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As EU Presidency Approaches, Worries Spread Over Bulgaria’s Press Freedom

Country’s appalling record includes beatings and intimidation of journalists in an environment dominated by corruption.   

13 November 2017

With less than two months left until it takes the presidency of the Council of the European Union, Bulgaria’s press freedom record is under scrutiny – and the picture doesn’t look good.


The low rankings on international press freedom indexes are compounded by stories of journalists being affected once their work touches a nerve involving political interests, according to RFI, a French current affairs radio station.


RFI details the case of investigative journalist Dilyana Gaytandzhieva, who wrote about the smuggling of weapons into Syria via an Azerbaijani airline for the Trud daily. She was fired this past August soon after being interrogated by the state security agency for using leaked documents. 


Bulgaria is the lowest ranked EU country in the Reporters Without Borders 2017 World Press Freedom index. Image: Art Comments / Flickr


 “There are many cases like this, it is a pattern. Journalists are being either physically attacked with violence, intimidated, or harassed, or fired from their jobs or demoted,” Lada Trifonova Price, an expert on the media in post-communist societies, at the Sheffield Hallam University, told RFI.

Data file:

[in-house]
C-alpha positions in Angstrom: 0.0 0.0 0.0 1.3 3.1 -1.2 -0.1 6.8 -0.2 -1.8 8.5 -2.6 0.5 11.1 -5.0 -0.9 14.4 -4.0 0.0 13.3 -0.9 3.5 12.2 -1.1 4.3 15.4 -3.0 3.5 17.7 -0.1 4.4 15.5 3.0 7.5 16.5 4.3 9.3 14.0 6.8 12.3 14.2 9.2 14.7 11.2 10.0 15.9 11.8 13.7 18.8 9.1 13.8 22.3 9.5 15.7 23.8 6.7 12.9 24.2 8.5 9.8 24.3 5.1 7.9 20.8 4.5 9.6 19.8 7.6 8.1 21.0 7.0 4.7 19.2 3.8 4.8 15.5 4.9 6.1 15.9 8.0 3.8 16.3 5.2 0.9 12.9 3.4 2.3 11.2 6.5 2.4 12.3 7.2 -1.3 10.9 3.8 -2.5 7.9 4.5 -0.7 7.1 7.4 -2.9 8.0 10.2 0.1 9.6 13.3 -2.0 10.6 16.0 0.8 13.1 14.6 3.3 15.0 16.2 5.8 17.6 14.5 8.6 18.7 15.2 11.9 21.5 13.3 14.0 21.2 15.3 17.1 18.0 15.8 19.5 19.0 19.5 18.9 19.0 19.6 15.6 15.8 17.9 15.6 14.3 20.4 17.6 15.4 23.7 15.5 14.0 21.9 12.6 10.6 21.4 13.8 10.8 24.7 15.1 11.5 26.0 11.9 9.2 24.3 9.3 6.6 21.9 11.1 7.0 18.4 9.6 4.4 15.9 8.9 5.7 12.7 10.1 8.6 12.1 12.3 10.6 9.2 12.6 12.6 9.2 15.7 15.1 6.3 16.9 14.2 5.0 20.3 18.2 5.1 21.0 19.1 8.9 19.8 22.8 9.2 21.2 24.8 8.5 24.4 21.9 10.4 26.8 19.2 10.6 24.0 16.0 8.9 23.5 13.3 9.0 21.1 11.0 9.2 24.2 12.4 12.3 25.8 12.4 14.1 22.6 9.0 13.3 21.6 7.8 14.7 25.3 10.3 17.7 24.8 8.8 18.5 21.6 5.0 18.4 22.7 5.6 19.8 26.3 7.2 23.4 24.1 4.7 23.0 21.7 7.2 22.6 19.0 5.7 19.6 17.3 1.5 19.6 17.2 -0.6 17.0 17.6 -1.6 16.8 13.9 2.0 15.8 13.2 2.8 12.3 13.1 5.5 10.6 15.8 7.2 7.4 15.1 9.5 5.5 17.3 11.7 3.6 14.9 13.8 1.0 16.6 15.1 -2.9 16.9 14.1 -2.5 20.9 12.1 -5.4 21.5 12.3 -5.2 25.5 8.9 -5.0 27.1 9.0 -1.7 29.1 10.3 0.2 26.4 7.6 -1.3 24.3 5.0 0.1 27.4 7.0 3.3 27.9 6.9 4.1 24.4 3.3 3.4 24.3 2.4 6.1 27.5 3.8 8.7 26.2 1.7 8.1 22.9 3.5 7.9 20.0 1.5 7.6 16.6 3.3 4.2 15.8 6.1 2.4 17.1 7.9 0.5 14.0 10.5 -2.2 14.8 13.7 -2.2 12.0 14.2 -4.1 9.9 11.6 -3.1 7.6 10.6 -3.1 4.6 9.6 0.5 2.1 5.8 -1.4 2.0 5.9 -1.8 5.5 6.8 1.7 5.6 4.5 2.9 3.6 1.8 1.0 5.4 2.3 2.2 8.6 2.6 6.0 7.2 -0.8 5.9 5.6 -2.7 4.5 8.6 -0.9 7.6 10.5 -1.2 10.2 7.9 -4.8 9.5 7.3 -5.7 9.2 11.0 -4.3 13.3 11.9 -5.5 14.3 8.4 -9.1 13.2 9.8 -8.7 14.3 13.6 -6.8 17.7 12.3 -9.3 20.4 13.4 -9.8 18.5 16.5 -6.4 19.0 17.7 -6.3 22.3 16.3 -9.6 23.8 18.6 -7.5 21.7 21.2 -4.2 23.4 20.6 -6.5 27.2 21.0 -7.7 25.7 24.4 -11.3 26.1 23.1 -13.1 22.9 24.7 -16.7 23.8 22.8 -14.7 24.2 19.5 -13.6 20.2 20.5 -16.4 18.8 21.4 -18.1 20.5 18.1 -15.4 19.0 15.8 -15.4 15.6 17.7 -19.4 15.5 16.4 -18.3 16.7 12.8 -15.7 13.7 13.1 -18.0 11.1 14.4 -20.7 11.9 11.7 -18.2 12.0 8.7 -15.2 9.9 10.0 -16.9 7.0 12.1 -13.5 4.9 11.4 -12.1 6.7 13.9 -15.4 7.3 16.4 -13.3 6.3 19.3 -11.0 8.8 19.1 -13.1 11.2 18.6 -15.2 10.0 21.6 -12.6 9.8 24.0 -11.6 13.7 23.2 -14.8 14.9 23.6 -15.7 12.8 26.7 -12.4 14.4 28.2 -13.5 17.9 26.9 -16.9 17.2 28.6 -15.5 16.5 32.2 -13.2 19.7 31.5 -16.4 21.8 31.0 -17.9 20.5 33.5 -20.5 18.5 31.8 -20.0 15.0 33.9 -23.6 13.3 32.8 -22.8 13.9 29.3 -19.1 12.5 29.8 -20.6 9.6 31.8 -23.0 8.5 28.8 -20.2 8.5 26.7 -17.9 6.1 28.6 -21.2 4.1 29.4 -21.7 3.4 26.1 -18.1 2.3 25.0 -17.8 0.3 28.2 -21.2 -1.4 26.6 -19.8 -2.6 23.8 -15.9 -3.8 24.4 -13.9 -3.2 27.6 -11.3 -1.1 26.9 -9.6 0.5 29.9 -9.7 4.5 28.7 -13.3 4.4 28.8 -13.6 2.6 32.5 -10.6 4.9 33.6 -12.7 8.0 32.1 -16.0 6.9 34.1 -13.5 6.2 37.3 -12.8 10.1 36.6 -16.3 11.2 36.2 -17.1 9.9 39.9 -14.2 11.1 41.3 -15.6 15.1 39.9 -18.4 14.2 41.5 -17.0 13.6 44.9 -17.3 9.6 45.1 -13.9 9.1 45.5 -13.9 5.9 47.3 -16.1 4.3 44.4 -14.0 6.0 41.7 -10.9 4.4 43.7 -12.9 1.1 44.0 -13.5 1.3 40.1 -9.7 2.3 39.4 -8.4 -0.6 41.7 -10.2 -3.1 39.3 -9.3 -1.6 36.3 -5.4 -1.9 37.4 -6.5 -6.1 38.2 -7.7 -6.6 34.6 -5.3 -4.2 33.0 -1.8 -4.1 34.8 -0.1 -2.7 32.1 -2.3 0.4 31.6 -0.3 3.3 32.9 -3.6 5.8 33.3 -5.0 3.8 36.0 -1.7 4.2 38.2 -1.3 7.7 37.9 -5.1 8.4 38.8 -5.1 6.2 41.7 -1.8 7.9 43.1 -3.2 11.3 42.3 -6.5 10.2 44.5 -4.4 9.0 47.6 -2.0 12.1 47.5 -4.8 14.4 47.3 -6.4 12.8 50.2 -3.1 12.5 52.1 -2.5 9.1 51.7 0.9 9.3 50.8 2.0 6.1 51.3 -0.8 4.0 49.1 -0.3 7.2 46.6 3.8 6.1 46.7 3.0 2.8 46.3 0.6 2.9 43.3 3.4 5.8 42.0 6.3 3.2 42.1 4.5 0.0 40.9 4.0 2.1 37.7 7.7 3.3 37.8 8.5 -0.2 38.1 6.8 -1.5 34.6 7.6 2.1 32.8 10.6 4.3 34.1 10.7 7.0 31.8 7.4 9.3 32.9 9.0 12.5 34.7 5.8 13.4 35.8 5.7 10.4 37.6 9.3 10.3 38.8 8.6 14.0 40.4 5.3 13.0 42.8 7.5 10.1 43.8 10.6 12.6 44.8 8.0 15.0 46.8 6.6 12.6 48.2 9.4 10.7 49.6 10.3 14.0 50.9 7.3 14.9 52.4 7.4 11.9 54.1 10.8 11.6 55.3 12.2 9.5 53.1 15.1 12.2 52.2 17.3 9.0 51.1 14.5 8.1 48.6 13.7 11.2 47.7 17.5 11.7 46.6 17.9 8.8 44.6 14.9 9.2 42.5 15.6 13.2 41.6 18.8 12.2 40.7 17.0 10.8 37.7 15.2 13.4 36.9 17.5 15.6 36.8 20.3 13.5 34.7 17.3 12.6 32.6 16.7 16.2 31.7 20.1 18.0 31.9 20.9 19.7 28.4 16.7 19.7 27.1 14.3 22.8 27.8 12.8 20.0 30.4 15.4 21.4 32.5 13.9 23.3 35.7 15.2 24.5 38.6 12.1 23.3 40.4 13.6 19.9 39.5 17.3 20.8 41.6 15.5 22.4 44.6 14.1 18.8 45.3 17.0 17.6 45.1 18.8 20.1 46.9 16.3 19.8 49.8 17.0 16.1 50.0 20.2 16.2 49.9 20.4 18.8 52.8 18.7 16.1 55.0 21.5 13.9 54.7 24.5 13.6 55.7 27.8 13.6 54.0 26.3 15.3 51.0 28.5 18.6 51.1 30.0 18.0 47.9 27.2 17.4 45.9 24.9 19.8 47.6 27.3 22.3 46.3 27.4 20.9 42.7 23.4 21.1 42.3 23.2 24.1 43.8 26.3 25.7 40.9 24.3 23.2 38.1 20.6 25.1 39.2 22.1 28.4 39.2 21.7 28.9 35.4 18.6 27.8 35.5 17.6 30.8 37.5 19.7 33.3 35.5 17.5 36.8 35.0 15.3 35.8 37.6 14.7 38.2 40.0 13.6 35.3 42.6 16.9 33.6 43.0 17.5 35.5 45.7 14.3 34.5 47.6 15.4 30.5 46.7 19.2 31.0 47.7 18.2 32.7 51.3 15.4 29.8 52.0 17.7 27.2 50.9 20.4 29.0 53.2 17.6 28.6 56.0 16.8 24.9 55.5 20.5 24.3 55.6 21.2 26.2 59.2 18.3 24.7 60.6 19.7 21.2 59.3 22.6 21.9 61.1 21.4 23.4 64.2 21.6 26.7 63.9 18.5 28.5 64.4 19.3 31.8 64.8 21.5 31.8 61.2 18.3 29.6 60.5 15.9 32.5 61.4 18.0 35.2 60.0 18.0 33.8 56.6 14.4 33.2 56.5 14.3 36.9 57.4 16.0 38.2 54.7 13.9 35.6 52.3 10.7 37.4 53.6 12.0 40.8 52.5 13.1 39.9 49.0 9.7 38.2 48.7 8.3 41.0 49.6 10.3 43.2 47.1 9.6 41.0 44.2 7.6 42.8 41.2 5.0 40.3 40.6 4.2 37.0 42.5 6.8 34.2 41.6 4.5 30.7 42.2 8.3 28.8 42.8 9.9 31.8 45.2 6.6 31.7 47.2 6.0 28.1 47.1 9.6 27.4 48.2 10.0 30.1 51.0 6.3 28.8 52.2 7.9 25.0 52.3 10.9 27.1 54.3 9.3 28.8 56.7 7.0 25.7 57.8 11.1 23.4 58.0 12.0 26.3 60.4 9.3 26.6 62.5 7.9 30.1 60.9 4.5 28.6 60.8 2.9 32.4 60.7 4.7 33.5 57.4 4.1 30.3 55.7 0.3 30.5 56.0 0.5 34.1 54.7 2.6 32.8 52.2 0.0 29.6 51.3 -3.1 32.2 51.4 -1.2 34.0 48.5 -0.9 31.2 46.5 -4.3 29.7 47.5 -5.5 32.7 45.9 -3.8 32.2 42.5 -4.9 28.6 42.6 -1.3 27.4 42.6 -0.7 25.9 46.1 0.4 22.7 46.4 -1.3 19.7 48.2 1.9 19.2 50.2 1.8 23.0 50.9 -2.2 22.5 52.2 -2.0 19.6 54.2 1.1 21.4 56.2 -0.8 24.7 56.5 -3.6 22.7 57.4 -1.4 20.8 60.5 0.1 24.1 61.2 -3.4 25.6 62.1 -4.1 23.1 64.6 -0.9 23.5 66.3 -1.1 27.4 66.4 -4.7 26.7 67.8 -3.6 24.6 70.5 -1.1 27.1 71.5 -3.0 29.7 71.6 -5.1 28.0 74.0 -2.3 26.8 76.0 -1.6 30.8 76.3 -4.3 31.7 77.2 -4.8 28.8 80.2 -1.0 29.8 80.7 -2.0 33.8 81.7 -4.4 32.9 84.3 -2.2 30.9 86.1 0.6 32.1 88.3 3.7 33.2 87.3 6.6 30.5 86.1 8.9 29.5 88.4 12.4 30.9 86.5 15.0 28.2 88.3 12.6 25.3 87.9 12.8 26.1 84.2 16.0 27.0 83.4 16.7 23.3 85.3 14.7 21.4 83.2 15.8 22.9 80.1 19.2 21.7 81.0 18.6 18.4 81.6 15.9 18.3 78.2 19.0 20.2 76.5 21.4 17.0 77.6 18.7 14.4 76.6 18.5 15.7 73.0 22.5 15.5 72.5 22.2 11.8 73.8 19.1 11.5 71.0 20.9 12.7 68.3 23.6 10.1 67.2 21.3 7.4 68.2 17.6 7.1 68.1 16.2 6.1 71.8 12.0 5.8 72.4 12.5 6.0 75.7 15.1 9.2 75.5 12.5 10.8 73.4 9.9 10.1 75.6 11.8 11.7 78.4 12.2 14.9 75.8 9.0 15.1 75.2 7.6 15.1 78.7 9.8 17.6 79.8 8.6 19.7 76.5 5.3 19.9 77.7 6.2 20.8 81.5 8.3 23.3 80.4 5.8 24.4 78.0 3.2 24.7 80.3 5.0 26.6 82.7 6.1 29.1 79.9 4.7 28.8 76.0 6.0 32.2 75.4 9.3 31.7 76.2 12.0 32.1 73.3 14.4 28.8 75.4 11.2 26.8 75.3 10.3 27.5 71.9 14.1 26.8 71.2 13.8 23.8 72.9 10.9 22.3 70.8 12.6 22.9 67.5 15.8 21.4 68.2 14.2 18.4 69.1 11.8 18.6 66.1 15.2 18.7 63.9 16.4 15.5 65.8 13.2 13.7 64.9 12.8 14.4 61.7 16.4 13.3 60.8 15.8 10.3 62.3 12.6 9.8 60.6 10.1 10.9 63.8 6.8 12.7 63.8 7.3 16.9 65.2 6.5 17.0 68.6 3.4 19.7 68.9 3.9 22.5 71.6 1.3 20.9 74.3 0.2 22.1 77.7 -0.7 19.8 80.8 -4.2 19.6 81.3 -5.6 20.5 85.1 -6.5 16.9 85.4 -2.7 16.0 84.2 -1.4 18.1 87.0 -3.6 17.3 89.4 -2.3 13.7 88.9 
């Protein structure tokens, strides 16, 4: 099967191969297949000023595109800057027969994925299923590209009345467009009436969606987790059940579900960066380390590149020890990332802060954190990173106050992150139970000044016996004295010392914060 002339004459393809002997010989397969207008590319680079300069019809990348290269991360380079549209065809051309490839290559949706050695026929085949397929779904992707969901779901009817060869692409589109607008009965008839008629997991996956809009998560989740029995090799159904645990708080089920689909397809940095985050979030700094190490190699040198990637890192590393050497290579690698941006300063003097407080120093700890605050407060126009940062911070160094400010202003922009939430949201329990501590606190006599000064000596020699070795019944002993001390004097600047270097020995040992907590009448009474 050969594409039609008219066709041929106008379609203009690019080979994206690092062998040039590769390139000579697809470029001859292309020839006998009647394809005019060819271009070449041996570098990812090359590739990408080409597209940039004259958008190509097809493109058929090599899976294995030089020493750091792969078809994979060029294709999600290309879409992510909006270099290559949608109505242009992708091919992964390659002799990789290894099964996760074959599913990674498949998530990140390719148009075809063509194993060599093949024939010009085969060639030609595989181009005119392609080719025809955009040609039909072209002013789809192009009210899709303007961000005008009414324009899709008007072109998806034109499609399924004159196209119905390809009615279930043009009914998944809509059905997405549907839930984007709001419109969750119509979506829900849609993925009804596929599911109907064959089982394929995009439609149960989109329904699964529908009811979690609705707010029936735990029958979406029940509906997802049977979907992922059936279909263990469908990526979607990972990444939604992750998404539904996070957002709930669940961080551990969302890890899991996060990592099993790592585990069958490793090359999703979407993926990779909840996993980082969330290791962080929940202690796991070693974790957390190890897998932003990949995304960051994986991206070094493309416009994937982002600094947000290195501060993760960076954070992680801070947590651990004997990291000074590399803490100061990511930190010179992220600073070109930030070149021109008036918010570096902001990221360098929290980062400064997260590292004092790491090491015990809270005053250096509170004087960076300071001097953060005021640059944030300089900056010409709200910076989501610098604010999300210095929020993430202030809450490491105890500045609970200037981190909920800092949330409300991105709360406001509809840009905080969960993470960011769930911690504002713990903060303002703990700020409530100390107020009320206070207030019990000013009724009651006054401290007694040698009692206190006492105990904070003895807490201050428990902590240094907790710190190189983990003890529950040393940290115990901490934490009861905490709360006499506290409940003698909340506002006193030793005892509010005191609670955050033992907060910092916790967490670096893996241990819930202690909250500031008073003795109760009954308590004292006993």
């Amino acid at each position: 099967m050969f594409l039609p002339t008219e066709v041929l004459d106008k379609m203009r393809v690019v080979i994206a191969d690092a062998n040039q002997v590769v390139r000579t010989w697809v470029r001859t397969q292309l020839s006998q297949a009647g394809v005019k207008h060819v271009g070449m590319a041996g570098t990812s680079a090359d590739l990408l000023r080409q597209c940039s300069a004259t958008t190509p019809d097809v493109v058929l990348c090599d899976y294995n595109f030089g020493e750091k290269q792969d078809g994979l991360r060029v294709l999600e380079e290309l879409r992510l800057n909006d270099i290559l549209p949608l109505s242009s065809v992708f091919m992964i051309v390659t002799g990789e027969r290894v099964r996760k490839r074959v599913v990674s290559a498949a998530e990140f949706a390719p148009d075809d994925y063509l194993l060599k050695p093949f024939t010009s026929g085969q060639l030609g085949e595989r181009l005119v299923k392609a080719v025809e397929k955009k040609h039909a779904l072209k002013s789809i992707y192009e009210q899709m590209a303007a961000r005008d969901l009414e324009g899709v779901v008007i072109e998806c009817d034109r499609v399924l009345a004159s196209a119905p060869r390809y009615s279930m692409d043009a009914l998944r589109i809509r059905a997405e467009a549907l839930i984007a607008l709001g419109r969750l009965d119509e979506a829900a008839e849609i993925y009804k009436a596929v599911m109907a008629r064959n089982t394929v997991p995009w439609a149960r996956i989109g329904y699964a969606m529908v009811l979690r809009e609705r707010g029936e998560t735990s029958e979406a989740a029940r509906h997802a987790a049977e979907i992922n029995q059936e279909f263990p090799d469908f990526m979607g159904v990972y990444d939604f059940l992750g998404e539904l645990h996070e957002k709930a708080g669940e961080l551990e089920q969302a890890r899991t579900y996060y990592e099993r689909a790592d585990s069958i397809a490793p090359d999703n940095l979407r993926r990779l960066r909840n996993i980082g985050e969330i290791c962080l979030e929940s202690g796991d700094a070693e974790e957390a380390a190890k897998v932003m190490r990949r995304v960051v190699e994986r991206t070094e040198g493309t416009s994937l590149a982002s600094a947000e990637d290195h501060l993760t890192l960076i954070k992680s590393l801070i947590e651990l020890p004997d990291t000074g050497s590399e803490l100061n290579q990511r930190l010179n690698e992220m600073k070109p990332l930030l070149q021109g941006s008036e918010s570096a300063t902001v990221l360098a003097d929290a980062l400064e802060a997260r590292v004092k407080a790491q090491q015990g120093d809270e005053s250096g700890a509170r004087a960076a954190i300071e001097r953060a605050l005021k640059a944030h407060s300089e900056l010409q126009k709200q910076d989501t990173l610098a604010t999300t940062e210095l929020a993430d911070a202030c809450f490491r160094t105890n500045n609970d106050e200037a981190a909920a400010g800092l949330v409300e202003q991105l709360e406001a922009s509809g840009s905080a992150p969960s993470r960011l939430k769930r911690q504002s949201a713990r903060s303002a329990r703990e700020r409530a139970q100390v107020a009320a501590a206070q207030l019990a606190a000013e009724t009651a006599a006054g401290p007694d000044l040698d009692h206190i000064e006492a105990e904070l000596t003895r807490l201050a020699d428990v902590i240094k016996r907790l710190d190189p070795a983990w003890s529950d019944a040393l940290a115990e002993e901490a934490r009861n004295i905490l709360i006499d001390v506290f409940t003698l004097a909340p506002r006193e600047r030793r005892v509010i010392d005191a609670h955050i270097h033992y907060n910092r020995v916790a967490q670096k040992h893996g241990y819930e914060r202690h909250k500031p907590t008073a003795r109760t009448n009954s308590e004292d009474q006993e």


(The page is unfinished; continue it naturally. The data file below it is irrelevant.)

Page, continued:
Last month, a Bulgarian lawmaker announced his resignation to limit damage to the ruling party after he and a deputy prime minister hinted that a TV host risked being sacked for pressing them on controversial topics.


Bulgaria ranks 109th out of 180 countries in the latest Reporters Without Borders’ 2017 World Press Freedom index. Color-labeled red, which reflects its “bad” ranking, Bulgaria is the lowest-ranking EU country “due to an environment dominated by corruption and collusion between media, politicians, and oligarchs including Delyan Peevski.”


A controversial businessman and member of parliament, Peevski had a short-lived appointment in 2013 to lead the State Agency for National Security, which led to large nationwide protests that almost brought down the government. Peevski and his mother, Irena Krasteva, a former head of the state lottery, are the owners of several of the country's major media outlets. Last year, he announced that he would give up his business ventures in Bulgaria because of “unfounded political pressure and a continuous media campaign,” Balkan Insight wrote at the time.  



  • Still, Bulgaria’s ranking marked an improvement from 2016, when the country scored 4 places lower. 


  • During a Brussels visit last week, Bulgarian Prime Minister Boyko Borissov said that Sofia’s upcoming position at the EU helm "is an opportunity for us to bring the Western Balkan on board as the UK withdraws from the EU," according to EUobserver.


  • In addition to bringing more EU funds to the region, other highlights of the presidency would be the digital market, cyber security, migration, competitiveness, and the seven-year EU budget.


  • The council’s presidency rotates every six months among EU members. New presidential terms start on 1 January and 1 July of a particular year, according to the EC website

Compiled by Ioana Caloianu

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